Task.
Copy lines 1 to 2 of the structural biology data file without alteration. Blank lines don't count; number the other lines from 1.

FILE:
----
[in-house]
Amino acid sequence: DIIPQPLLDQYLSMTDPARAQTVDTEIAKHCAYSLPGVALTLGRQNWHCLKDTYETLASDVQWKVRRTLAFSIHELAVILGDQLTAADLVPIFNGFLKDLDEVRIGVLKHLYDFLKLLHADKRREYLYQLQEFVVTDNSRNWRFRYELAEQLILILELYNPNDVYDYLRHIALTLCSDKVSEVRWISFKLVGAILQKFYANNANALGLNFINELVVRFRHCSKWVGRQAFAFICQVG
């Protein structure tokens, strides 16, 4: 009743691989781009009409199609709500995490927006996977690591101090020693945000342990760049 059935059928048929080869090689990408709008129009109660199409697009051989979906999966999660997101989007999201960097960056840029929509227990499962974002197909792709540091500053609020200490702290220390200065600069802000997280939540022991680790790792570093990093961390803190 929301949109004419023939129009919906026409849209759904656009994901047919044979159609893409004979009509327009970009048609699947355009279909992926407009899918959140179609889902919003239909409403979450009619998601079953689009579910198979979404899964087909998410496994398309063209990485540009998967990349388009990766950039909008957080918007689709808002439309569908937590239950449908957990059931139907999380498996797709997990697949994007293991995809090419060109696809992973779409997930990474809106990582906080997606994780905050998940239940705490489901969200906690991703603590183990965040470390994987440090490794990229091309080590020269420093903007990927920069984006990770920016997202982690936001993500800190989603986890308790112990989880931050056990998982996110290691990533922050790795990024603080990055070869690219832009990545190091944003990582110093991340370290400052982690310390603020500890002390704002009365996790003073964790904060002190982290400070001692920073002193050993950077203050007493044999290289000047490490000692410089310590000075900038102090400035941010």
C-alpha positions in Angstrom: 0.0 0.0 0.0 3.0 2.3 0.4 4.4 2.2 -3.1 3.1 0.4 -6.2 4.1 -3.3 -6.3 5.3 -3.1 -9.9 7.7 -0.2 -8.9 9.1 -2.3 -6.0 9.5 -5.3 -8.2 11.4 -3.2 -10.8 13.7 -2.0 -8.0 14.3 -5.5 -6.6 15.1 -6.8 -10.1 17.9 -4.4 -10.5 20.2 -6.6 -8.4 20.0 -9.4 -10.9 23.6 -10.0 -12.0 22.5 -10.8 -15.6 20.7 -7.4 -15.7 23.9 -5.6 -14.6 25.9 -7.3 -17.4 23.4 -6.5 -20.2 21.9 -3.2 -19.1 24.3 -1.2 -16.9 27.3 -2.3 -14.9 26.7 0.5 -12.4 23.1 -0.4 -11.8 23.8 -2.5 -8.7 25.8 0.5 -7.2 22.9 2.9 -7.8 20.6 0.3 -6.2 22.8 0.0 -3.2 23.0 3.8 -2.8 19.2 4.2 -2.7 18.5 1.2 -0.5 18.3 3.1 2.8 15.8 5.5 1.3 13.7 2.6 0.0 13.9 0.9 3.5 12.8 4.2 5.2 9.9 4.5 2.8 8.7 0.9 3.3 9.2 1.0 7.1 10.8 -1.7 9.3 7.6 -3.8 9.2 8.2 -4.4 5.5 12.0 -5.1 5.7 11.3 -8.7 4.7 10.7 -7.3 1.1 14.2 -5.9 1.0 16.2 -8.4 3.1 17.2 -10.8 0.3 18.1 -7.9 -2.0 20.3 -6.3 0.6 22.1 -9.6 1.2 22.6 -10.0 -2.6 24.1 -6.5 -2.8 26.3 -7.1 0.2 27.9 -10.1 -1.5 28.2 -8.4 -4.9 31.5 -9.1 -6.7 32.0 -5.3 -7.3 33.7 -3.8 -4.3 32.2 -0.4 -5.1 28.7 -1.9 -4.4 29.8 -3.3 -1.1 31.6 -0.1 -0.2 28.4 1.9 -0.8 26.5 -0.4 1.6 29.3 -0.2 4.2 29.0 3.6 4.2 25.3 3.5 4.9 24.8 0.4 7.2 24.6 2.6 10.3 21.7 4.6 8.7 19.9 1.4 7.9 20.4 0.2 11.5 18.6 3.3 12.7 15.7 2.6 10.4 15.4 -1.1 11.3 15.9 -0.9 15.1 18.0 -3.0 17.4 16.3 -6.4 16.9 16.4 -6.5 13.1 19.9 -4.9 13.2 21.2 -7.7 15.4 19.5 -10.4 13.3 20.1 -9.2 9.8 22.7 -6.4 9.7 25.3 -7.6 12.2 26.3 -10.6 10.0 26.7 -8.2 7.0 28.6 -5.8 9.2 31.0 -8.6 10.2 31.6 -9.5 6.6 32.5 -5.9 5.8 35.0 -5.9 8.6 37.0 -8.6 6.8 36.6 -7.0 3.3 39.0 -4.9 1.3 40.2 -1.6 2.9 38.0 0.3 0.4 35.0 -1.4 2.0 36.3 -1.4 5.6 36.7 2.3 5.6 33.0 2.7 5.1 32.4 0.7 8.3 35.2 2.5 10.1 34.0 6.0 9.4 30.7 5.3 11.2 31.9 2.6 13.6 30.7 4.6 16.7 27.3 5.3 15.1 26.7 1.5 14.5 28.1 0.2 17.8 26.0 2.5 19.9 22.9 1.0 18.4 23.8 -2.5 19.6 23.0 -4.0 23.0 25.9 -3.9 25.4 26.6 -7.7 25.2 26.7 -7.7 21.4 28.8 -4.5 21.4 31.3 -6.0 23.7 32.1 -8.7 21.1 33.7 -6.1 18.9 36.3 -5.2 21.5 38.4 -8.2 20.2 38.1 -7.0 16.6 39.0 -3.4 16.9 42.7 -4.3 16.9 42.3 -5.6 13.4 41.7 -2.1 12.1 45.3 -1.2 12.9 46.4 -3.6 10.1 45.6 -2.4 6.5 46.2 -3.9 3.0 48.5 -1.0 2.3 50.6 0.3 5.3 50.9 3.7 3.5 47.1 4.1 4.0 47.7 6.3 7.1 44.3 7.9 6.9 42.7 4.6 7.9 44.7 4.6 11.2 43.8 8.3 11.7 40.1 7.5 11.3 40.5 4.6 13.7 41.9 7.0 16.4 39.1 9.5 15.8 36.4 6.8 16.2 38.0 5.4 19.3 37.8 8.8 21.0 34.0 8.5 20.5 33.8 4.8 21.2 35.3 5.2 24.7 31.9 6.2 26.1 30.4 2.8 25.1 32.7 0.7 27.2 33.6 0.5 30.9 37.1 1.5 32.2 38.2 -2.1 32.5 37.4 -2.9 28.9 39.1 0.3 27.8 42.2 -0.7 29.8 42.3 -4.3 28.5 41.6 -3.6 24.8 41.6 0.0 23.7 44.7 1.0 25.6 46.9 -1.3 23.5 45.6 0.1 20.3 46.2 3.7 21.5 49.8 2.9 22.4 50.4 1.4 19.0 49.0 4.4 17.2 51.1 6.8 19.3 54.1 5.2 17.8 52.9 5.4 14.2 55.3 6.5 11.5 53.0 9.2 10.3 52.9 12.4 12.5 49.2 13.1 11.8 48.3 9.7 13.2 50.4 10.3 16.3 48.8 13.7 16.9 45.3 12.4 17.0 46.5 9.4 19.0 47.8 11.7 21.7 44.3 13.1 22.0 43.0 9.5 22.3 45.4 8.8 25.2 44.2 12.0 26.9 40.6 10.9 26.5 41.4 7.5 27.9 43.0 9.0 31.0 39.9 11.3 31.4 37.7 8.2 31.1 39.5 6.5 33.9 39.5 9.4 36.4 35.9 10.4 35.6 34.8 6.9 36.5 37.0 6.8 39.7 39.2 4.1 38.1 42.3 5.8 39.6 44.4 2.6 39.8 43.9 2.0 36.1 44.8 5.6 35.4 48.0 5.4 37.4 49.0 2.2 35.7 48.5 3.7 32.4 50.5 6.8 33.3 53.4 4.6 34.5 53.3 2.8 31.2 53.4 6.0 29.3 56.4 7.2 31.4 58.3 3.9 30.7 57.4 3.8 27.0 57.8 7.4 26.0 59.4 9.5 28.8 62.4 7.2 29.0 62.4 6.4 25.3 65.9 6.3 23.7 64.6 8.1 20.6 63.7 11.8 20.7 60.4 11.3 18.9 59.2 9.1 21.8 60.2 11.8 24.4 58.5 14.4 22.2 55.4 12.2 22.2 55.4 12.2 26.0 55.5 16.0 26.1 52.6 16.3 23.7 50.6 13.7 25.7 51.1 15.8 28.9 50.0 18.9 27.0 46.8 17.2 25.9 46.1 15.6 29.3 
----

[in-house]
Amino acid sequence: DIIPQPLLDQYLSMTDPARAQTVDTEIAKHCAYSLPGVALTLGRQNWHCLKDTYETLASDVQWKVRRTLAFSIHELAVILGDQLTAADLVPIFNGFLKDLDEVRIGVLKHLYDFLKLLHADKRREYLYQLQEFVVTDNSRNWRFRYELAEQLILILELYNPNDVYDYLRHIALTLCSDKVSEVRWISFKLVGAILQKFYANNANALGLNFINELVVRFRHCSKWVGRQAFAFICQVG